Xavien Howard Always Turns His Head Back

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Why is this guy a ball hawk and INT leader?

Simple, the guy turns his head around and looks for the ball when its thrown up in the air.

How many of you feel my pain that when a ball is thrown at our corners, you see the WR looking up but the CB never looking back for the ball! Just trailing and putting their hands up when they are less then a foot away from the WR. JUST TURN AROUND! Its so frustrating to see that. If our CB's always look back for the ball there would be higher % of INT and also lower % PI against out CB's. Someone correct me if im wrong but its not a PI if the CB looks back for the ball?

Howard does this beautifully!

I would be ok if a TD is given up if the CB looked back for the ball. Ill live and die with that because its a higher success they break up the pass or INT.

Anyone agree with this? or am I missing an important element?
 

marino13zach54

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Why is this guy a ball hawk and INT leader?

Simple, the guy turns his head around and looks for the ball when its thrown up in the air.

How many of you feel my pain that when a ball is thrown at our corners, you see the WR looking up but the CB never looking back for the ball! Just trailing and putting their hands up when they are less then a foot away from the WR. JUST TURN AROUND! Its so frustrating to see that. If our CB's always look back for the ball there would be higher % of INT and also lower % PI against out CB's. Someone correct me if im wrong but its not a PI if the CB looks back for the ball?

Howard does this beautifully!

I would be ok if a TD is given up if the CB looked back for the ball. Ill live and die with that because its a higher success they break up the pass or INT.

Anyone agree with this? or am I missing an important element?

Minkah is an example of how it's not done. He struggled with that last year.

You always take the penalty over the touchdown, though.
 

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Minkah is an example of how it's not done. He struggled with that last year.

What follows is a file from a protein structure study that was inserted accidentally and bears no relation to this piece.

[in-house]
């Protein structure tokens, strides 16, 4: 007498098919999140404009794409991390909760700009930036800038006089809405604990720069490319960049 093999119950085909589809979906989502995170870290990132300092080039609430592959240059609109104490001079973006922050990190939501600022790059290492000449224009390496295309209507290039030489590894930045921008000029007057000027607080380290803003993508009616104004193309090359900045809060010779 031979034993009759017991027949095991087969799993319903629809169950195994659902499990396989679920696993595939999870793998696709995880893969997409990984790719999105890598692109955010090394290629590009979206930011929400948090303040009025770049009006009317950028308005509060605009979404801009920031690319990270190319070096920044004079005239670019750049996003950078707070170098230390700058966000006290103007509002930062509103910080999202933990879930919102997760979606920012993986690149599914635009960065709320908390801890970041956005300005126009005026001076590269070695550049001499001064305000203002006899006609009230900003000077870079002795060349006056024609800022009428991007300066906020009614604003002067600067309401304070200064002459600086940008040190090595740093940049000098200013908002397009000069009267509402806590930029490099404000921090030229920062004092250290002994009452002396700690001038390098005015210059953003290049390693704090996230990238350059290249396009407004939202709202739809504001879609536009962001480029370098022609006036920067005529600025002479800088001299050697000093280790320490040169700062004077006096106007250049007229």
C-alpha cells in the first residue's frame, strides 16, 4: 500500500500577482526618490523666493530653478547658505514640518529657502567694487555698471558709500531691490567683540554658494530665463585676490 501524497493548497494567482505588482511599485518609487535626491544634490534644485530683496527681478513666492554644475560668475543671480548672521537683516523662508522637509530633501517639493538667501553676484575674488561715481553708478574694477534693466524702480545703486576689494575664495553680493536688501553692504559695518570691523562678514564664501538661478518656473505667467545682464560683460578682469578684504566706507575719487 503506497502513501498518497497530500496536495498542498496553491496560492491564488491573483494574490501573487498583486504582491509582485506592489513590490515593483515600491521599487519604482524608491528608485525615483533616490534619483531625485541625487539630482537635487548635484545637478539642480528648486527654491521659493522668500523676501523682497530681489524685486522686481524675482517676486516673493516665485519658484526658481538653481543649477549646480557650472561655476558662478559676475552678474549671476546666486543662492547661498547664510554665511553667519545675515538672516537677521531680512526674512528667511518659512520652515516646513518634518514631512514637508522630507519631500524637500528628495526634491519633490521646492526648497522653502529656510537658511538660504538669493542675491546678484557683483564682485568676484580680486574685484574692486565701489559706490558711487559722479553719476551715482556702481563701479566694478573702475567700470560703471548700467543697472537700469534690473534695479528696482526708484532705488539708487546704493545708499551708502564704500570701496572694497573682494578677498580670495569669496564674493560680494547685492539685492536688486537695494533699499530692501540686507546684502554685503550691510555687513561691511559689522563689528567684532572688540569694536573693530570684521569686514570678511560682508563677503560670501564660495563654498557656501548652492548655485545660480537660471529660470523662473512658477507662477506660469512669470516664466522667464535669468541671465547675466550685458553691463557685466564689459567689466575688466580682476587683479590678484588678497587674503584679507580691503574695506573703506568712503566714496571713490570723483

You always take the penalty over the touchdown, though.

Minkah is an example of everything you look for in a rookie. He was asked to come into a new system and play 3 different positions and still did well.

He was put on the boundary last year and was not drafted as a boundary player.
 

eger

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Cornerback with WR instincts. Wonder how many former receivers would have done changing positions to CB.
 

marino13zach54

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Minkah is an example of everything you look for in a rookie. He was asked to come into a new system and play 3 different positions and still did well.

He was put on the boundary last year and was not drafted as a boundary player.

Oh, dude. I am by no means bashing Minkah. Talk about an amazing pick. The kid is a stud.

But I believe he was the most blatant example of not getting his head around. My memory is for sh!t because I tend to drink too much during games but I specifically remember yelling at the tv to get his f@cking head turned around.

He was always in the WRs bread basket so the coverage was superb. It was just that final detail.

Oh, no, no, no, brother. I am NOT hating on Minkah. Faaaaaar from. It's just something he was not doing well. That's all.
 

dolpns13

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Cornerback with WR instincts. Wonder how many former receivers would have done changing positions to CB.
It was always pretty cool seeing Bellicheck do it with Troy Brown.
 

Etuoo33

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Oh, dude. I am by no means bashing Minkah. Talk about an amazing pick. The kid is a stud.

But I believe he was the most blatant example of not getting his head around. My memory is for sh!t because I tend to drink too much during games but I specifically remember yelling at the tv to get his f@cking head turned around.

He was always in the WRs bread basket so the coverage was superb. It was just that final detail.

Oh, no, no, no, brother. I am NOT hating on Minkah. Faaaaaar from. It's just something he was not doing well. That's all.

All the years of misery tends to do that to you, doesn't it?
 

FINMAN1